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4.1 Adding Style

HTML is responsible for one thing: marking up the document. For styling (more technically called "presentation"), we use CSS. In this lesson, you'll learn the three ways we can add style to a document.

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4.1 Adding Style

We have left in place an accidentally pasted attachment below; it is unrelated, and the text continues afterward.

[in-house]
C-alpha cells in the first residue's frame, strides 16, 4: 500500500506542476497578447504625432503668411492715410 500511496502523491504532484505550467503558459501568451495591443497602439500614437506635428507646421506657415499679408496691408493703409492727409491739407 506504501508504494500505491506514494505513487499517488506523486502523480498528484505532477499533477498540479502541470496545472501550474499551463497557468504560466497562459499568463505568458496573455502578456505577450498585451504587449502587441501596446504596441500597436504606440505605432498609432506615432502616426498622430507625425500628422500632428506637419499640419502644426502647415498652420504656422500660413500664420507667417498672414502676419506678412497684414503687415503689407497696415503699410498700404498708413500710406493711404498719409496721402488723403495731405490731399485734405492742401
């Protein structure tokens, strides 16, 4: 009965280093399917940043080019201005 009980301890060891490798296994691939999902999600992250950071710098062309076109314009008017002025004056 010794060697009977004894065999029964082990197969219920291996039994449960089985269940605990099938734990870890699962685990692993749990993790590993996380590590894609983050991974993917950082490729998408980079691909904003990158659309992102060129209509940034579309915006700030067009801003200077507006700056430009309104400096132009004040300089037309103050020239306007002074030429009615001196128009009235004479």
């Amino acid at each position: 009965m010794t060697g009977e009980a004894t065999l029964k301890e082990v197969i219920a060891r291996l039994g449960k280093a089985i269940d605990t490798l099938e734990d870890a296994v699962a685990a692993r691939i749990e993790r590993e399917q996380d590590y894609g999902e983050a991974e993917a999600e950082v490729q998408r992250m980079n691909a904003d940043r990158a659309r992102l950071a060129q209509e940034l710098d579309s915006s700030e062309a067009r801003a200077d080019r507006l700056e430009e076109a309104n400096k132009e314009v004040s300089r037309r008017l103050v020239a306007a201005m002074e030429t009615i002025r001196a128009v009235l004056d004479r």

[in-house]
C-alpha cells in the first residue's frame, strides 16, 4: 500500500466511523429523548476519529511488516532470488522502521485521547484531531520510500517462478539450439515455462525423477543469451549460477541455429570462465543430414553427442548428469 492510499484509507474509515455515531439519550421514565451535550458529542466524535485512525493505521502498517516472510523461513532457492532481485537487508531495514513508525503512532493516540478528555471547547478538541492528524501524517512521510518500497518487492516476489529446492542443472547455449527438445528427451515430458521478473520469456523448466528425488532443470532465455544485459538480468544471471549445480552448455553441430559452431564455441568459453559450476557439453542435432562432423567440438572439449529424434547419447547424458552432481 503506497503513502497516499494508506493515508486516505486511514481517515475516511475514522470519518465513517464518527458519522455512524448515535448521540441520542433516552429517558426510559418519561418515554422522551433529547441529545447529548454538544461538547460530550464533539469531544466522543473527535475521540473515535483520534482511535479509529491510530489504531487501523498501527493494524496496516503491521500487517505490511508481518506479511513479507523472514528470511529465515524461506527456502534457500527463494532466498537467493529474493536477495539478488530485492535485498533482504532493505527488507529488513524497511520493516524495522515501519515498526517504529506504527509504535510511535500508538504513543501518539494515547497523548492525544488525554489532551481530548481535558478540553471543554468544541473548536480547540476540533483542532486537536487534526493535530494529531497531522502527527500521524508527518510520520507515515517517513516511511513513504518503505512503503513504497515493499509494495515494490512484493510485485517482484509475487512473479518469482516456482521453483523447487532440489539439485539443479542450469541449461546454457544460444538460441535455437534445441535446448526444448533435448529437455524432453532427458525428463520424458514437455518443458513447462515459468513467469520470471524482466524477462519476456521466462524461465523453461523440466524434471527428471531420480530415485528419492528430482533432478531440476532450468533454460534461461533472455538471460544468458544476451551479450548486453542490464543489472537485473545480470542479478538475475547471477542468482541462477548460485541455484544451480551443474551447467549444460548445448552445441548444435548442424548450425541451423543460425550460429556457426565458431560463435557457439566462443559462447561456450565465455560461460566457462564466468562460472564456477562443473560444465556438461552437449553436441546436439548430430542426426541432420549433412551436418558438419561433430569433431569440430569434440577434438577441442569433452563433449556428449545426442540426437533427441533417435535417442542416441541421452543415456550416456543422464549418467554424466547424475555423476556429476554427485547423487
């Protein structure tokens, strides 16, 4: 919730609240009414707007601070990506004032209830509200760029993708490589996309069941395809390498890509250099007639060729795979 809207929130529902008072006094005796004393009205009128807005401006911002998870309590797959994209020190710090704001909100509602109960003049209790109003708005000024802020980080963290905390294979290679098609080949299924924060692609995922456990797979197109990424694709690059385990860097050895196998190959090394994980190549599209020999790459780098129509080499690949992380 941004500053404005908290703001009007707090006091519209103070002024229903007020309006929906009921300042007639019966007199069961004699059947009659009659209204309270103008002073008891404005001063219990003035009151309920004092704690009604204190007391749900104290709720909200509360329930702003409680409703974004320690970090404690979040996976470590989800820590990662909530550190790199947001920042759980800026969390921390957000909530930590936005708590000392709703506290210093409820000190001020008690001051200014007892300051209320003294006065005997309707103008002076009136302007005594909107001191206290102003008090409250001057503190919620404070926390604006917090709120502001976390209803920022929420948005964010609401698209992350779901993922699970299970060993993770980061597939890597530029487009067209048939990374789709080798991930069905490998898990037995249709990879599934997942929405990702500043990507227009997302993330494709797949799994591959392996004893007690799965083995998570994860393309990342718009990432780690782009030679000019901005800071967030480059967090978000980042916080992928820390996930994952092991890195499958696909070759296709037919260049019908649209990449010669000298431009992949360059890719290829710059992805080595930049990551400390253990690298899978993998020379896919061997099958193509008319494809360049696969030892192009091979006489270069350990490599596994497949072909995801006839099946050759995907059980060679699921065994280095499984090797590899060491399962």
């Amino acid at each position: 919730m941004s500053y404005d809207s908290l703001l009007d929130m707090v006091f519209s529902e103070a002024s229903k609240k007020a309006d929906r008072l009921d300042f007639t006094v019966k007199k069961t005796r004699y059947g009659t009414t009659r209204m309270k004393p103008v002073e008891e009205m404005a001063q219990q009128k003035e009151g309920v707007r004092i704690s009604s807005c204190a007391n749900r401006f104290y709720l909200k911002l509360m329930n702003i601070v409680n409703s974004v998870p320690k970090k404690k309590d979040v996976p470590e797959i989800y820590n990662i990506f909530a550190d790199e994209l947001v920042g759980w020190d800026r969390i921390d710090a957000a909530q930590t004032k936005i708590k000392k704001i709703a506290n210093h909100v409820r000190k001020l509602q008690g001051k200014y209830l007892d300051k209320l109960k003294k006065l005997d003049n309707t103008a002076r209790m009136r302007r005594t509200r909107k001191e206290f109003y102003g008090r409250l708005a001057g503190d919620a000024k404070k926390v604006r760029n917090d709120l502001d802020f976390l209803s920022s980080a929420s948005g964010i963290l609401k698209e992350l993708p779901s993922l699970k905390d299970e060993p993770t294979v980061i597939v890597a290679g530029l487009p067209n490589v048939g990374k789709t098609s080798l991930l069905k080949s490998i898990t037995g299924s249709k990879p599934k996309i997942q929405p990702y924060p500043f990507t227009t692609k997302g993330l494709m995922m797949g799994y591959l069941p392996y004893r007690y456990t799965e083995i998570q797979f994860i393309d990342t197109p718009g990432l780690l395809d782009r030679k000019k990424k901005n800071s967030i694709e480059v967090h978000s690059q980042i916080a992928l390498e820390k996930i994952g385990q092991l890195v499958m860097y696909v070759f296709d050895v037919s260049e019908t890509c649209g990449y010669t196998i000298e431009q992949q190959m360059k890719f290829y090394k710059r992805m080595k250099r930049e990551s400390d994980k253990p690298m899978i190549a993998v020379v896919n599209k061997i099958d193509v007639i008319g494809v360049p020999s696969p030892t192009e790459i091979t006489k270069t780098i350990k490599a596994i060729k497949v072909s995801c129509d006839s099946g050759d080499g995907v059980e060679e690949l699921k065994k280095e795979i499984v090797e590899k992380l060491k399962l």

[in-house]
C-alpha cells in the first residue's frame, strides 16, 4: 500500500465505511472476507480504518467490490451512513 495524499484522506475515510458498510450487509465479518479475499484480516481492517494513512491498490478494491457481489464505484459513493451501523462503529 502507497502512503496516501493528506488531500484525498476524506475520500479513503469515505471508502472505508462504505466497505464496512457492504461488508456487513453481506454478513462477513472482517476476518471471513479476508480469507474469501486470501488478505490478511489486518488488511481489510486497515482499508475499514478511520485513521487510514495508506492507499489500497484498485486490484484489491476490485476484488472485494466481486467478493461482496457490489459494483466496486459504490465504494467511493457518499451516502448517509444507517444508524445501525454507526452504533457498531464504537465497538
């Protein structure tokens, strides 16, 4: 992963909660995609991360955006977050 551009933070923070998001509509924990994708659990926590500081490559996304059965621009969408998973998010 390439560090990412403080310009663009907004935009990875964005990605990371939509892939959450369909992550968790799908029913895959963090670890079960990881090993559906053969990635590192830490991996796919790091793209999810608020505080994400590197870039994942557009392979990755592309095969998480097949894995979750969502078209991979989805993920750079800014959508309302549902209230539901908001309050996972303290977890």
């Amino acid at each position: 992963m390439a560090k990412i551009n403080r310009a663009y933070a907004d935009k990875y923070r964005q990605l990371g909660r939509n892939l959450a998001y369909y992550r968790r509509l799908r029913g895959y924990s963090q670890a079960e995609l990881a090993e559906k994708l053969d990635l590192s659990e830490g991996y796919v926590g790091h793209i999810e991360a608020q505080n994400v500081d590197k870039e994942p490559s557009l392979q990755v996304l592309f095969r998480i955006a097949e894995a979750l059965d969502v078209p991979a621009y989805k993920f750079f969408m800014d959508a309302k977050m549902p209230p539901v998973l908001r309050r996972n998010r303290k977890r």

By itself, HTML is very limited when it comes to changing or adding style to our documents. And really, we wouldn't want to use HTML anyway, because we've been there. And older versions of HTML, we had elements that we could use to change the font such as the font style, the size, the color, we could also do some other things and it was a nightmare. So we have learned from our mistakes, we don't use HTML to do anything as far as styling is concerned, and I'm not gonna go into the whole History of that because it's really irrelevant. We use a language called CSS and that's really all that you need to know. CSS stands for Cascading Style Sheets and it allows us to completely separate our markup which is what we have here from our style and that's really what we want. Now we can add style using CSS in three different ways, really one of those is the best way, but I'm going to show you all three. The first is what we really don't want to do unless if we are prototyping something because it's really easy to get started with. And that is by simply adding a style attribute to our elements and we can use this attribute on just about any element, so I'm adding this style attribute to the body. So this means that whatever I specify inside of this style attribute is going to be applied to everything within the body. And I am going to change the color you'll right now, it defaults to black, I want to change it to blue, so I have color followed by a colon and then the value for color. Now in CSS terminology, we have color which is the property, and then we have the value for that property. And instead of using an equal sign, we use a colon. So let's save this, let's go to the browser and we are going to refresh and we see that the color of the text changes to blue. Now we are not limited to having just one property inside of the style attributes. We can use a semicolon after that and then we just define another property. There's one called text dash decoration, and we're going to say, underline and I'm going to go ahead and end that with a semicolon so that if we ever decided to add something else to the style attributes, then we could just do that. So the color is blue, and everything should be underlined now, so whenever we refresh, yes, we see that, is the case. Now, the problem with this approach, is that, it's not very different from what we used to use with the HTML elements. In this case, the style is what we call tightly coupled to the markup. So instead of using a style attribute on our element, inside of the head, we can add a style element and then we can do essentially the same thing that we did before. We want the color to blue, we want the text decoration to underline, but then we have to say okay, what do we want to apply those properties to. And we have what's called a CSS selector, it's going to select an element within our document and it's going to apply those properties. Well, in this case, we want to apply those properties to the body element, so we just say body, that is the name of our element and I'm going to paste in those properties so we have the color is going to be blue. The text decoration is going to be underlined and those properties are contained within a pair of curly braces, so we have the selector which is the body element, followed by an opening curly brace. We have our CSS properties and their values and then we have a closing curly brace. So we can get rid of this style attribute here, we can go back to the browser and we're going to see the same results that we saw before. Now this approach is slightly better because now we have a style that can be applied to the entire document, as opposed to an individual element. But we can take this a step further and we can define our styles inside of an external file, so that then we could link to that file and use it in not just this document, but in any of the other documents that we might create. So let us go to, File, New and let's call this first dot CSS. So I'm going to save first CSS and we are going to copy this selector and paste it into this CSS file and let's format the whitespace, so that it's a little bit, easier to read. And then we're going to get rid of this style element and instead we're going to use an element called link. Now there are three things that we need to specify here, the first is an attribute called rel, and this is going to be a stylesheet equit and we can see that brackets was prompting us for that value. So we have link, we have the rel attribute set to stylesheet. The next is Type and once again we see that brackets is prompting us with a value. The type is text slash CSS and then finally we have the href attribute. This is where that file is actually located and that is here inside of the same folder as our index HTML. And then we want to close that tag, now there's not a closing tag like this for link. Instead, we can use something that's called a self closing tag, which looks like that. So now we can go back to the browser, we can refresh and voila, we have the same results. And as I mentioned before, the beauty of this approach is that we can use this CSS file in any webpage now. So let's create another one. Let's save this as second.HTML, we're going to copy everything that we have inside of index and paste that into second HTML, but let's change something instead of the title being introduction to web development. Let's just say second page and we can do the same thing for this h1 element just so that we know that we are looking at the second page and let's go to the browser. Let's duplicate our existing Tab and let's open up second dot HTML, we see that the same styles are applied. So if we decided that okay, we no longer want to have blue underlined text instead, we want red underlined text or, let's just change the color, let's get rid of the underline because usually we wouldn't want our text underlined. And if we look at both of these pages, we're going to see that the color in both of them is going to be red, so the second page, the color is red. Let's go back to index HTML, the color is red as well, so this makes it very easy to maintain the style that we have throughout multiple pages. Now contrast that with some of the other approaches, like for example, if we used the style here, then we would have to change the color value. So let's say that color is blue, and then we would have to change that to red, then we would have to go to the second HTML. And we would need to do the same thing here, it would have the style attribute which would be set to blue, and then we would have to change that to red. So instead of going to each individual webpage, we just have to open up that CSS file, make the changes that we want to make and then we would see those changes along all of the pages that reference that CSS file. And so now that you know how to add style to your web pages in the next lesson, we're going to look a little bit more at CSS, we've seen how we can apply styles to a certain element by specifying that element name within our CSS. But we can also select other elements using the different selectors and we will look at that in the next lesson.